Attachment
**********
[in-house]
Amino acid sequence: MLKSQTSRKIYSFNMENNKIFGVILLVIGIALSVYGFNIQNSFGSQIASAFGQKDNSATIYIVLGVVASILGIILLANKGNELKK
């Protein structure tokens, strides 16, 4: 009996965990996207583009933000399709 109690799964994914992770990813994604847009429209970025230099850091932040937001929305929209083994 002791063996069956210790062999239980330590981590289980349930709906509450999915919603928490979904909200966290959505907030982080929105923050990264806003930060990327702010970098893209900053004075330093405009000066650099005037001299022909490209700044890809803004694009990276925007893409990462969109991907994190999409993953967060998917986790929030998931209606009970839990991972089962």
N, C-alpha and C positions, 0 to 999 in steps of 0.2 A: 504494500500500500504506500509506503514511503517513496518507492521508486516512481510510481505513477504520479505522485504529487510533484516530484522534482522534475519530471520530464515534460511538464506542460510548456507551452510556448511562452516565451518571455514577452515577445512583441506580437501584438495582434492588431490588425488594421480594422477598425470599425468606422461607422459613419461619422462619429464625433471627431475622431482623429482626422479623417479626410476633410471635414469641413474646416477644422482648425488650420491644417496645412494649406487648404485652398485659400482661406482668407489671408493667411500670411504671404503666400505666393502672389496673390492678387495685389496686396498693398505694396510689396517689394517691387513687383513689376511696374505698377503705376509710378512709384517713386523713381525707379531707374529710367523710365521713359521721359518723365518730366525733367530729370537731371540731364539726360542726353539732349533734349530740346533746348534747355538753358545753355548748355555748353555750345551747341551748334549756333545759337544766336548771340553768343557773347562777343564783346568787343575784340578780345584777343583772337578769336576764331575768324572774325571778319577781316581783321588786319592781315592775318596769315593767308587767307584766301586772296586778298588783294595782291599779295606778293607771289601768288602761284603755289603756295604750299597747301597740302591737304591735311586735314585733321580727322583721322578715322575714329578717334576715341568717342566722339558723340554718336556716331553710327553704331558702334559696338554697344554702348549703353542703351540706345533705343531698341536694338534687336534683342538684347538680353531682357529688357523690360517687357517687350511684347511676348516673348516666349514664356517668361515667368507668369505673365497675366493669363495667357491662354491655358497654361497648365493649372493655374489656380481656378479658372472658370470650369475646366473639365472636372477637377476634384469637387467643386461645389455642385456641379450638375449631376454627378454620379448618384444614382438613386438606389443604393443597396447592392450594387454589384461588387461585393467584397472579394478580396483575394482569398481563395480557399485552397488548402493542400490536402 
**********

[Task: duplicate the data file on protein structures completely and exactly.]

[in-house]
Amino acid sequence: MLKSQTSRKIYSFNMENNKIFGVILLVIGIALSVYGFNIQNSFGSQIASAFGQKDNSATIYIVLGVVASILGIILLANKGNELKK
């Protein structure tokens, strides 16, 4: 009996965990996207583009933000399709 109690799964994914992770990813994604847009429209970025230099850091932040937001929305929209083994 002791063996069956210790062999239980330590981590289980349930709906509450999915919603928490979904909200966290959505907030982080929105923050990264806003930060990327702010970098893209900053004075330093405009000066650099005037001299022909490209700044890809803004694009990276925007893409990462969109991907994190999409993953967060998917986790929030998931209606009970839990991972089962």
N, C-alpha and C positions, 0 to 999 in steps of 0.2 A: 504494500500500500504506500509506503514511503517513496518507492521508486516512481510510481505513477504520479505522485504529487510533484516530484522534482522534475519530471520530464515534460511538464506542460510548456507551452510556448511562452516565451518571455514577452515577445512583441506580437501584438495582434492588431490588425488594421480594422477598425470599425468606422461607422459613419461619422462619429464625433471627431475622431482623429482626422479623417479626410476633410471635414469641413474646416477644422482648425488650420491644417496645412494649406487648404485652398485659400482661406482668407489671408493667411500670411504671404503666400505666393502672389496673390492678387495685389496686396498693398505694396510689396517689394517691387513687383513689376511696374505698377503705376509710378512709384517713386523713381525707379531707374529710367523710365521713359521721359518723365518730366525733367530729370537731371540731364539726360542726353539732349533734349530740346533746348534747355538753358545753355548748355555748353555750345551747341551748334549756333545759337544766336548771340553768343557773347562777343564783346568787343575784340578780345584777343583772337578769336576764331575768324572774325571778319577781316581783321588786319592781315592775318596769315593767308587767307584766301586772296586778298588783294595782291599779295606778293607771289601768288602761284603755289603756295604750299597747301597740302591737304591735311586735314585733321580727322583721322578715322575714329578717334576715341568717342566722339558723340554718336556716331553710327553704331558702334559696338554697344554702348549703353542703351540706345533705343531698341536694338534687336534683342538684347538680353531682357529688357523690360517687357517687350511684347511676348516673348516666349514664356517668361515667368507668369505673365497675366493669363495667357491662354491655358497654361497648365493649372493655374489656380481656378479658372472658370470650369475646366473639365472636372477637377476634384469637387467643386461645389455642385456641379450638375449631376454627378454620379448618384444614382438613386438606389443604393443597396447592392450594387454589384461588387461585393467584397472579394478580396483575394482569398481563395480557399485552397488548402493542400490536402 